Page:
Note: I wrote this before the Covid-19 pandemic. Most of us now are keenly aware that the virus that causes Covid-19 often damages the brain's olfactory bulb, causing anosmia, a loss of smell and taste. Prior to the Covid-19 pandemic, researchers were alarmed to learn that anosmia was associated with all-cause mortality in a way we still don't quite understand.
Now, more than ever, there is interest and encouraging research in smell training as treatment for anosmia. When I visited my mother in her nursing home--she had dementia--I often let her sniff different scents I brought along, just to see how she would react. I liked to think it was helping with the upkeep of her mental map of fragrances. She enjoyed the stimulation, I could tell.
Here is my original article:
My cats often appear convinced that I am handling something they need, and they are wrong. "It's just tomatoes," I tell them, after I've opened a can. They don't believe me. And sometimes, to convince them, I oblige them. I let them sniff my can of tomatoes or beans or artichokes or whatever it is that isn't cat food. Rather than turn aside, however, they sniff, sniff, sniff! Just long enough for me to get a little impatient with whatever mysterious, extended thought process they are experiencing. They are interested, even intrigued, if not a bit let down.
Koyper the spaceman cooks pierogis from scratch in The Emissary movie - I expanded this idea in my novel so that our wise spaceman trains his friends how to tune in to and juggle all their senses including smell and taste.
I feel I am doing my cats a favor when I let them smell whatever it is that I am working with. I'm helping their brains grow, I think. If I had young children, I would try to train them to recognize different smells, for the same reason. Refining their brain map for scents.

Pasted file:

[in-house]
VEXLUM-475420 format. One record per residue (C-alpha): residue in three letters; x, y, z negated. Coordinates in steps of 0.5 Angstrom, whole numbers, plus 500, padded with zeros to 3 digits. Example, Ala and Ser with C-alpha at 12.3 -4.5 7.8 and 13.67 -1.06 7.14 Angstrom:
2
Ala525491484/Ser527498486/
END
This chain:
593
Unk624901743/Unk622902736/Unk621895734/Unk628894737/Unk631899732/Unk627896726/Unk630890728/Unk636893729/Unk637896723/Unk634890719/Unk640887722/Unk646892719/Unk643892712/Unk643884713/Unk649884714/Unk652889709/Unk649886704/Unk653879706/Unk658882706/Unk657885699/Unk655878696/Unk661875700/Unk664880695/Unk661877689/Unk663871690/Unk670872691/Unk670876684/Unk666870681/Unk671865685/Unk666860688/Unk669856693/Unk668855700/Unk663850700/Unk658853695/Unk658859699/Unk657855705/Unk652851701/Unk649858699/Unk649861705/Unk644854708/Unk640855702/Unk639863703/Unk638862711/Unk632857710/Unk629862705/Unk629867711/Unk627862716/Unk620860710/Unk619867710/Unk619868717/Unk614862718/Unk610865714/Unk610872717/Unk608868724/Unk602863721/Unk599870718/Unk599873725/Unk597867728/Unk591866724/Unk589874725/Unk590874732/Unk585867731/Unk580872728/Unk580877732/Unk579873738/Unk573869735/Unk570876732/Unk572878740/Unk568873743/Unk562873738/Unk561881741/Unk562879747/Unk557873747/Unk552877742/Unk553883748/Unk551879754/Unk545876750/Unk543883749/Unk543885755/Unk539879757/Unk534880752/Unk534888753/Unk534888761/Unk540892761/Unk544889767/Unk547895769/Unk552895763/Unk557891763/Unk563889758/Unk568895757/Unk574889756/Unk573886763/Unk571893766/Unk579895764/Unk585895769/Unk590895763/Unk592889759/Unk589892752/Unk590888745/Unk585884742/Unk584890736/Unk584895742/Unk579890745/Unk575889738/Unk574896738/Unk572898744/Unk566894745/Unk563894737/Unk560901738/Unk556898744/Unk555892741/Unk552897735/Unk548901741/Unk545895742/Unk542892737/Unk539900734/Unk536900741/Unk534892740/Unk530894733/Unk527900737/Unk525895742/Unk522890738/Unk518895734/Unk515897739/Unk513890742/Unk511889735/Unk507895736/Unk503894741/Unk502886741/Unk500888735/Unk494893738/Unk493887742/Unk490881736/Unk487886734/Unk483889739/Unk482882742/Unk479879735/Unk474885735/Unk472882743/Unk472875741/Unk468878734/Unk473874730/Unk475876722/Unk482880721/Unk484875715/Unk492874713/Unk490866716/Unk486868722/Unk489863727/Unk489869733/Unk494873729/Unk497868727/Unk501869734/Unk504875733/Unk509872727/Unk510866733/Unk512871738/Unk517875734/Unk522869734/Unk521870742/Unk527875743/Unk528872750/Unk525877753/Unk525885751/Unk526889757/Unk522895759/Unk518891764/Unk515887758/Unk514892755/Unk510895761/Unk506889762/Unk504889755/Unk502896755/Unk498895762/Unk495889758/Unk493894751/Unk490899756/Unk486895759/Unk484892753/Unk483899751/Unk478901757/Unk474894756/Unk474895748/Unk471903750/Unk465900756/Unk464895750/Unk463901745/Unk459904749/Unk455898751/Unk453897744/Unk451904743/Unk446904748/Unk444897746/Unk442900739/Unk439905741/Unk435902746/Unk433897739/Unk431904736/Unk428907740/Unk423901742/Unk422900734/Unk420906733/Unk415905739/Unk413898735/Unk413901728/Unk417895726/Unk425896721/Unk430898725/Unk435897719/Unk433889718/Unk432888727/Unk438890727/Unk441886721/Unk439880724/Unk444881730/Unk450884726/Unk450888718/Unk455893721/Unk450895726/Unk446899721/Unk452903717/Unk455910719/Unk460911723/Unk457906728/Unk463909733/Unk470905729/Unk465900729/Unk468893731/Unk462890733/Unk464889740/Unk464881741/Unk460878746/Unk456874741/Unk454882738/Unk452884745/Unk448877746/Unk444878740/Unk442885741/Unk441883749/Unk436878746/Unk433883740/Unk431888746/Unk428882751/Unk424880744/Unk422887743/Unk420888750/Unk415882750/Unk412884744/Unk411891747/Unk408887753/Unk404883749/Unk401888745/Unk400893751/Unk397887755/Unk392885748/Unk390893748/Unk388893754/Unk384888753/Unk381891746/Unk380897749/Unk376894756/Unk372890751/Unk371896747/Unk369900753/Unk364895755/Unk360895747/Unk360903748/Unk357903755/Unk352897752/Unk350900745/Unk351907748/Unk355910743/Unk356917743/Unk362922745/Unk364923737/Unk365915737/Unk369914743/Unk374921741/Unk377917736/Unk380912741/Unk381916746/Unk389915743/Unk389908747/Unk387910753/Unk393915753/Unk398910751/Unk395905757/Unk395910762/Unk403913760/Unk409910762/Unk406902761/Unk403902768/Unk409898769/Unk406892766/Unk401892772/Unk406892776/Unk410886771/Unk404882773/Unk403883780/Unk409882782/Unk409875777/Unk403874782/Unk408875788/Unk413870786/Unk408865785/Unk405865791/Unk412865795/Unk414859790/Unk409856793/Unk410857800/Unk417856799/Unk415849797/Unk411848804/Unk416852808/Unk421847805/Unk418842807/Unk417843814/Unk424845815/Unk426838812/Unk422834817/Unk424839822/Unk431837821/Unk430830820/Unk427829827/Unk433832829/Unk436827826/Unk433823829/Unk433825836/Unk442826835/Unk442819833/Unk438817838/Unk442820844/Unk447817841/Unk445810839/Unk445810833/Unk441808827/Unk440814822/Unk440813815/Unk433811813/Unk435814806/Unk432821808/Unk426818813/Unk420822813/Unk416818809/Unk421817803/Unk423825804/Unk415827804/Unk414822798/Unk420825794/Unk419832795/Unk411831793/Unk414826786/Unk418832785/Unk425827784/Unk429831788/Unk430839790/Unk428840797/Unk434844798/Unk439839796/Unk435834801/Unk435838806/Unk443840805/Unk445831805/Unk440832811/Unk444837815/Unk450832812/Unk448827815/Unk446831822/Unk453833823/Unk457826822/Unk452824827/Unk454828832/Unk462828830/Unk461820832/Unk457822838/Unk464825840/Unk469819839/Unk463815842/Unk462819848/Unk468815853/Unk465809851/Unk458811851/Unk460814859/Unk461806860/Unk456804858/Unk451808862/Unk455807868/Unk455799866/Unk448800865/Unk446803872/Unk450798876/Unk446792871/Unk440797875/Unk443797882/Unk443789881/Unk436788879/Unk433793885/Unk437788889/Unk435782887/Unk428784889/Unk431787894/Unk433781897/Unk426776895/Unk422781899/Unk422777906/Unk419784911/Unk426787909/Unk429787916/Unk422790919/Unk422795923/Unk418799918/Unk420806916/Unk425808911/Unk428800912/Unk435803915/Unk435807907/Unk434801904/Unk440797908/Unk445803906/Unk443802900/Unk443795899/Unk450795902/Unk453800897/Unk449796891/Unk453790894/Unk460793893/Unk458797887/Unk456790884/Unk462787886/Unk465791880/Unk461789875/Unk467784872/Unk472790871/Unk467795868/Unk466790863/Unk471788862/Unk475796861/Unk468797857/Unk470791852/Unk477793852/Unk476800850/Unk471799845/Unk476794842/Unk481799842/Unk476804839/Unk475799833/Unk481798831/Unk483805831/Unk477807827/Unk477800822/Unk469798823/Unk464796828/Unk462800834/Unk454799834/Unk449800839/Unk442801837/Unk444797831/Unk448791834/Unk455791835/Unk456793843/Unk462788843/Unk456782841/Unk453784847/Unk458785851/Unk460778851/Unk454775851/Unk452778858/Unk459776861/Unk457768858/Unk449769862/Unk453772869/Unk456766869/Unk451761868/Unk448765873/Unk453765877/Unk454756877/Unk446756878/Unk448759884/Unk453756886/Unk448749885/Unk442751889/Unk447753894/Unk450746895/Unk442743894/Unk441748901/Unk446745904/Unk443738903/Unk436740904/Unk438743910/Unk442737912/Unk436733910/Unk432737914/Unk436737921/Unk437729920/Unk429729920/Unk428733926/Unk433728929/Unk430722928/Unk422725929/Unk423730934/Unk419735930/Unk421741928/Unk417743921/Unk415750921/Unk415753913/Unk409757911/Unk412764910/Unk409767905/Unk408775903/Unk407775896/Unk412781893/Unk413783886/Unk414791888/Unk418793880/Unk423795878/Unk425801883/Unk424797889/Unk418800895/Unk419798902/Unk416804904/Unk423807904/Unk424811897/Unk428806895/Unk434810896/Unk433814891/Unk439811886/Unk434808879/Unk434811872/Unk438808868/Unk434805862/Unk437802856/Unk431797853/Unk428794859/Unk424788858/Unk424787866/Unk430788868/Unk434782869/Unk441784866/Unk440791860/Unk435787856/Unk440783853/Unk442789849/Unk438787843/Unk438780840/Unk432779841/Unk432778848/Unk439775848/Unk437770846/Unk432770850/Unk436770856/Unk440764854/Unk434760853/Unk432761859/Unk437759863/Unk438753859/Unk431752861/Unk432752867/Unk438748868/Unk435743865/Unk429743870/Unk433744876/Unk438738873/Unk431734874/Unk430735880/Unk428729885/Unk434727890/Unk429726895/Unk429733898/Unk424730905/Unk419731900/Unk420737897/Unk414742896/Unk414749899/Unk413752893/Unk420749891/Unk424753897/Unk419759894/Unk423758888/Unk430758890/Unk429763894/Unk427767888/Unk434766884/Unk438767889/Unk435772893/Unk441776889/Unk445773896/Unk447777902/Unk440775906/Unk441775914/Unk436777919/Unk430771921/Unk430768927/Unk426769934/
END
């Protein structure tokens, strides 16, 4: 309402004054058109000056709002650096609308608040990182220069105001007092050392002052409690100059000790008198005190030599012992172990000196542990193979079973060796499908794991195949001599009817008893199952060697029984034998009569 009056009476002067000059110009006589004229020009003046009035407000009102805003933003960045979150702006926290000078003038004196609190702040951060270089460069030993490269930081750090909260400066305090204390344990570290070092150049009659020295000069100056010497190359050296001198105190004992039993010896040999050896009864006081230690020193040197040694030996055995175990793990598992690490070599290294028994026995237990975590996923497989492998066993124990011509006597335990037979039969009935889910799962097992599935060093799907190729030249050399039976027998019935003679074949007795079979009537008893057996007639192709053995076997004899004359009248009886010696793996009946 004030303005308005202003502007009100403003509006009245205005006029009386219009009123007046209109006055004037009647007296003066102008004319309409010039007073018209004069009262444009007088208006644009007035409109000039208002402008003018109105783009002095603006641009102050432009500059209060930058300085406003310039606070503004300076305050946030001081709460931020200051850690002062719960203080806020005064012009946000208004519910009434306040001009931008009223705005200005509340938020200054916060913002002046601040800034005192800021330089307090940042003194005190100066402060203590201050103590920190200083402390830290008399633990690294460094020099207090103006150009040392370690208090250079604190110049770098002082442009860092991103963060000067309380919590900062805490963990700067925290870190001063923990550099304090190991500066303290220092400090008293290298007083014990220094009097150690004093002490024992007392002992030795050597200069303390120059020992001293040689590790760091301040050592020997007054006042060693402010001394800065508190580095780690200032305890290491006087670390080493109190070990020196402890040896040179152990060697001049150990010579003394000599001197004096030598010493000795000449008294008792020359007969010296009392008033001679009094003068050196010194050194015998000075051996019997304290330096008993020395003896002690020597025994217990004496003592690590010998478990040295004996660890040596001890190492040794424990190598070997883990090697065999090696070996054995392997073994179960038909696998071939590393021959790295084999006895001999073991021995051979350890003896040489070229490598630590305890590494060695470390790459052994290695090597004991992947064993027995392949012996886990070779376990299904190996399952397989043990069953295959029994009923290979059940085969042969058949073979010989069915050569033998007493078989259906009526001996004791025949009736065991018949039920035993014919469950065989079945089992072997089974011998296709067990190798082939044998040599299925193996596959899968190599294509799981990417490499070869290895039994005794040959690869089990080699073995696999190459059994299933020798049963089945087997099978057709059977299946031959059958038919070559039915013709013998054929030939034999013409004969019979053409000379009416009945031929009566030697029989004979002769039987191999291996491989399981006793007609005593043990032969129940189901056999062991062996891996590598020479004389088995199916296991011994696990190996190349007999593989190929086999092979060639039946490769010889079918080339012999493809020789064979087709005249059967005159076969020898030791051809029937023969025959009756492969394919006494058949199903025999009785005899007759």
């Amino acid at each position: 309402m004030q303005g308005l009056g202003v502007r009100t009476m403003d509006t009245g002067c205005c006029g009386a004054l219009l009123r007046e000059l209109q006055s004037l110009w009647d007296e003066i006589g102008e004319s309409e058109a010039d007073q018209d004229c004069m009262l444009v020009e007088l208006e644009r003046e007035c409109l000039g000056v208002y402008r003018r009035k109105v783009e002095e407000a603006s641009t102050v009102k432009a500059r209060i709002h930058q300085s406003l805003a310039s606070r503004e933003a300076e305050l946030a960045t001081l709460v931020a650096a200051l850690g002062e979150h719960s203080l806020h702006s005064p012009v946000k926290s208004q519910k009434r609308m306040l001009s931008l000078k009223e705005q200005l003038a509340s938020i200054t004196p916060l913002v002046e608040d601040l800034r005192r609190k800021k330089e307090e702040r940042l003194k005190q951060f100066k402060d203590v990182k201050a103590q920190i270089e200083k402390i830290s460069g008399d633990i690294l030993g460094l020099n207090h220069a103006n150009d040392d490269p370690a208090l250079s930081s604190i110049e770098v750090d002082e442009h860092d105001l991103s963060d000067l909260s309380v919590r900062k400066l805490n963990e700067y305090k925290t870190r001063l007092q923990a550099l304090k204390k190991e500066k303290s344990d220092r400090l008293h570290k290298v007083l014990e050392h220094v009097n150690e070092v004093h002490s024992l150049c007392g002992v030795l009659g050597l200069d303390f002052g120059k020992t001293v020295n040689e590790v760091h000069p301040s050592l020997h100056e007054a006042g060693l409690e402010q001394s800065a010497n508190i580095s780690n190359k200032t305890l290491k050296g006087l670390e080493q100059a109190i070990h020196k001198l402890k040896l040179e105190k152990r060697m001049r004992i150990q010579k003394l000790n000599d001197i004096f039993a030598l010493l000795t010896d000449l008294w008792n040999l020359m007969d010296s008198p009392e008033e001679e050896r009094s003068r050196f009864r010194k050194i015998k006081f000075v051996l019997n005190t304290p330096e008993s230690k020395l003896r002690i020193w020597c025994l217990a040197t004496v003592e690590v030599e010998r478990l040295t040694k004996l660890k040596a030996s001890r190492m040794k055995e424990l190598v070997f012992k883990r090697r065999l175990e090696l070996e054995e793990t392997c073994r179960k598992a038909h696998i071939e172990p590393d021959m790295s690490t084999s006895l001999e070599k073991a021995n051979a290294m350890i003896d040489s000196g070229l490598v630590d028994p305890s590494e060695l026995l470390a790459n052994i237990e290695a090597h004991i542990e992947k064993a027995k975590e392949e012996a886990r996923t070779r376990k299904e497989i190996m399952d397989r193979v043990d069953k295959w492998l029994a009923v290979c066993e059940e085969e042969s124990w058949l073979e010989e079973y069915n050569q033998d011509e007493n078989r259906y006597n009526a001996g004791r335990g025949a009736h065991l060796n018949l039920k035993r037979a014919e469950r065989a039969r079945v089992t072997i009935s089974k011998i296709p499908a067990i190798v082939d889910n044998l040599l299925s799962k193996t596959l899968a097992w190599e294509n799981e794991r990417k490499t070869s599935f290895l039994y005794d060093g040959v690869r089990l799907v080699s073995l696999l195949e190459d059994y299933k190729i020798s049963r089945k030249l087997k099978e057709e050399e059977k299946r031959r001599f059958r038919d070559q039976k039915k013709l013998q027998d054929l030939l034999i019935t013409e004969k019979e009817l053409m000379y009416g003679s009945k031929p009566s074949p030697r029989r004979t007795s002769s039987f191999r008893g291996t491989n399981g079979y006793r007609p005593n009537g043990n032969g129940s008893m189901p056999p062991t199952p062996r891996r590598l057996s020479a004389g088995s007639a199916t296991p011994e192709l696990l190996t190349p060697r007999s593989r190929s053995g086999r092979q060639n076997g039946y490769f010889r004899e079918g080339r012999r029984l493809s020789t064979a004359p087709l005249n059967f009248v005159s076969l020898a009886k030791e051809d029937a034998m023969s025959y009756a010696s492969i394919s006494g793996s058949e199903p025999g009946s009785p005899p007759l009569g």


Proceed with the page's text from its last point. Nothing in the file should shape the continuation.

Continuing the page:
When I was an undergraduate, we were taught that adult brain cell growth was impossible. We now know that there are two brain regions that may be able to grow new nerve cells in the adult brain. One is the olfactory bulb, your smelling apparatus, and the other is a zone in your hippocampus, a memory-cementing area. (Update from 2022: there has been some walking back on that idea just recently based on new research looking at mRNA expression from brain cells. I hope we can grow new brain cells.)
In both areas, neural stem cell development proceeds similarly, in that this neurogenesis requires the right stimulus. Stress hormones like cortisol squelch processes that support nerve cell upkeep. In other words, continuous, long-term stress doesn't just feel rotten, it causes brain damage. Short-term stressors like exercise on the other hand stimulate brain cell growth. Like exercise, learning new smells stimulates nerve cell development in the olfactory bulb, which is part of your brain. And there are good reasons why you might want to strengthen your sniffer.